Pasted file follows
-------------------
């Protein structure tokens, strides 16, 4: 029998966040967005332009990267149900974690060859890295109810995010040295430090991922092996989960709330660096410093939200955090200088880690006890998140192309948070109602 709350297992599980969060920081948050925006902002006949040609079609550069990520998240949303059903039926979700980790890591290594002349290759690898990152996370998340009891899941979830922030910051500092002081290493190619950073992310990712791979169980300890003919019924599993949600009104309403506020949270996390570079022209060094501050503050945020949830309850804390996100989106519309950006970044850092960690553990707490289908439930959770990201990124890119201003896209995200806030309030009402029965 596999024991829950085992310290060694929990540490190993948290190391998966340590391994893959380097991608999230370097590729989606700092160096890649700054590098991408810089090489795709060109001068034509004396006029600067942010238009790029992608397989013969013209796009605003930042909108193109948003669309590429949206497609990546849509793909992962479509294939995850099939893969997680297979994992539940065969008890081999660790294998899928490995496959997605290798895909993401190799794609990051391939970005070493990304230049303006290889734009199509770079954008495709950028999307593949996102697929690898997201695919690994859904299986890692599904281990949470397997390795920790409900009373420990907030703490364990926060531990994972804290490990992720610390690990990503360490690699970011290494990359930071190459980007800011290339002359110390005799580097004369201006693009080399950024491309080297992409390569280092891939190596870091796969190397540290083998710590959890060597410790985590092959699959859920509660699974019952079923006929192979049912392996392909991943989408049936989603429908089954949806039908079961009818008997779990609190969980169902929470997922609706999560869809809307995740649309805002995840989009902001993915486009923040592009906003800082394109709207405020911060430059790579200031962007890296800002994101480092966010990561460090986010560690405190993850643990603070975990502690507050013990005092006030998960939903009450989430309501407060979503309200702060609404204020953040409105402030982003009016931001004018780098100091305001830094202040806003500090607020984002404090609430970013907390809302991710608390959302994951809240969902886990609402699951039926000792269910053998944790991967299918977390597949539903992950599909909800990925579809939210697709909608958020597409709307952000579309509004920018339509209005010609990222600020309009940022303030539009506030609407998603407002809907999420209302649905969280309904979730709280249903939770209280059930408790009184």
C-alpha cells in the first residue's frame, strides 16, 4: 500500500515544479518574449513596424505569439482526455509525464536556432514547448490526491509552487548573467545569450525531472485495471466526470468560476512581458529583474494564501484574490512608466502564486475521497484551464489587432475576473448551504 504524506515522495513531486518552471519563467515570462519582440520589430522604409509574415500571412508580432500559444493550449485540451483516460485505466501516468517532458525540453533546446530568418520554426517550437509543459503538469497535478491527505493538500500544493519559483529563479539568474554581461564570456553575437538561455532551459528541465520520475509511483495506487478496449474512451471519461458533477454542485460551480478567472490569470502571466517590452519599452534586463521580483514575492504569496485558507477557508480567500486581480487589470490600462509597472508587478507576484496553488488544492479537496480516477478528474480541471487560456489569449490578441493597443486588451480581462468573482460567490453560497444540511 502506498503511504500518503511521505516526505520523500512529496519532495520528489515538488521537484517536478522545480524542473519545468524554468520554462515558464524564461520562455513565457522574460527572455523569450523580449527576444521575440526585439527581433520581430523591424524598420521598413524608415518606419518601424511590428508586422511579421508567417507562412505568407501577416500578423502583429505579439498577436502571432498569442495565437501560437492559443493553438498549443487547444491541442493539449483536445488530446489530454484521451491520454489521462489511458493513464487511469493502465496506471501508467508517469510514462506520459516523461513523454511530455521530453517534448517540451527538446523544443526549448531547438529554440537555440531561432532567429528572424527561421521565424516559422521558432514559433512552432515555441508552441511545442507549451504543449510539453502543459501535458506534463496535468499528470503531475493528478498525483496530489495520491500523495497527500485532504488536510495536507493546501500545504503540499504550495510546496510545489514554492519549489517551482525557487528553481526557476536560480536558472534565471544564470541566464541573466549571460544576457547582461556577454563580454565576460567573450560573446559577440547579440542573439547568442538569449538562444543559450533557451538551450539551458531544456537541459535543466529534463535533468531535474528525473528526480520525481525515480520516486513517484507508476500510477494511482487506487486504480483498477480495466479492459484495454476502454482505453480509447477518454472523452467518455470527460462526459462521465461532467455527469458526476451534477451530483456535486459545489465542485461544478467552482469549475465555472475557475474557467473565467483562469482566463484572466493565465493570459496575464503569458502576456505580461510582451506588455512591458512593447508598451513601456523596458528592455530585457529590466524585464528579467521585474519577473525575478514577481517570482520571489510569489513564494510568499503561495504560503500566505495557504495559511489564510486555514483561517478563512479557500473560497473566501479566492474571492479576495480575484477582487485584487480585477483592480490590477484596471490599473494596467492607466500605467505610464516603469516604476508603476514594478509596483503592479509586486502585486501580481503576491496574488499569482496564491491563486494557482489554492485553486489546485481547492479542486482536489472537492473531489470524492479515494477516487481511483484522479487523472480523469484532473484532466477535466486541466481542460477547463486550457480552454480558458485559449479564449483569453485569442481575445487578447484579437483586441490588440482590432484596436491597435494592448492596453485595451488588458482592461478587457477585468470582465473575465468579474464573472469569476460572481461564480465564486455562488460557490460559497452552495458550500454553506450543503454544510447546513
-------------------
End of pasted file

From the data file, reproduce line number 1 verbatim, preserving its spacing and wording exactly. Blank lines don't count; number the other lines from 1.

């Protein structure tokens, strides 16, 4: 029998966040967005332009990267149900974690060859890295109810995010040295430090991922092996989960709330660096410093939200955090200088880690006890998140192309948070109602 709350297992599980969060920081948050925006902002006949040609079609550069990520998240949303059903039926979700980790890591290594002349290759690898990152996370998340009891899941979830922030910051500092002081290493190619950073992310990712791979169980300890003919019924599993949600009104309403506020949270996390570079022209060094501050503050945020949830309850804390996100989106519309950006970044850092960690553990707490289908439930959770990201990124890119201003896209995200806030309030009402029965 596999024991829950085992310290060694929990540490190993948290190391998966340590391994893959380097991608999230370097590729989606700092160096890649700054590098991408810089090489795709060109001068034509004396006029600067942010238009790029992608397989013969013209796009605003930042909108193109948003669309590429949206497609990546849509793909992962479509294939995850099939893969997680297979994992539940065969008890081999660790294998899928490995496959997605290798895909993401190799794609990051391939970005070493990304230049303006290889734009199509770079954008495709950028999307593949996102697929690898997201695919690994859904299986890692599904281990949470397997390795920790409900009373420990907030703490364990926060531990994972804290490990992720610390690990990503360490690699970011290494990359930071190459980007800011290339002359110390005799580097004369201006693009080399950024491309080297992409390569280092891939190596870091796969190397540290083998710590959890060597410790985590092959699959859920509660699974019952079923006929192979049912392996392909991943989408049936989603429908089954949806039908079961009818008997779990609190969980169902929470997922609706999560869809809307995740649309805002995840989009902001993915486009923040592009906003800082394109709207405020911060430059790579200031962007890296800002994101480092966010990561460090986010560690405190993850643990603070975990502690507050013990005092006030998960939903009450989430309501407060979503309200702060609404204020953040409105402030982003009016931001004018780098100091305001830094202040806003500090607020984002404090609430970013907390809302991710608390959302994951809240969902886990609402699951039926000792269910053998944790991967299918977390597949539903992950599909909800990925579809939210697709909608958020597409709307952000579309509004920018339509209005010609990222600020309009940022303030539009506030609407998603407002809907999420209302649905969280309904979730709280249903939770209280059930408790009184």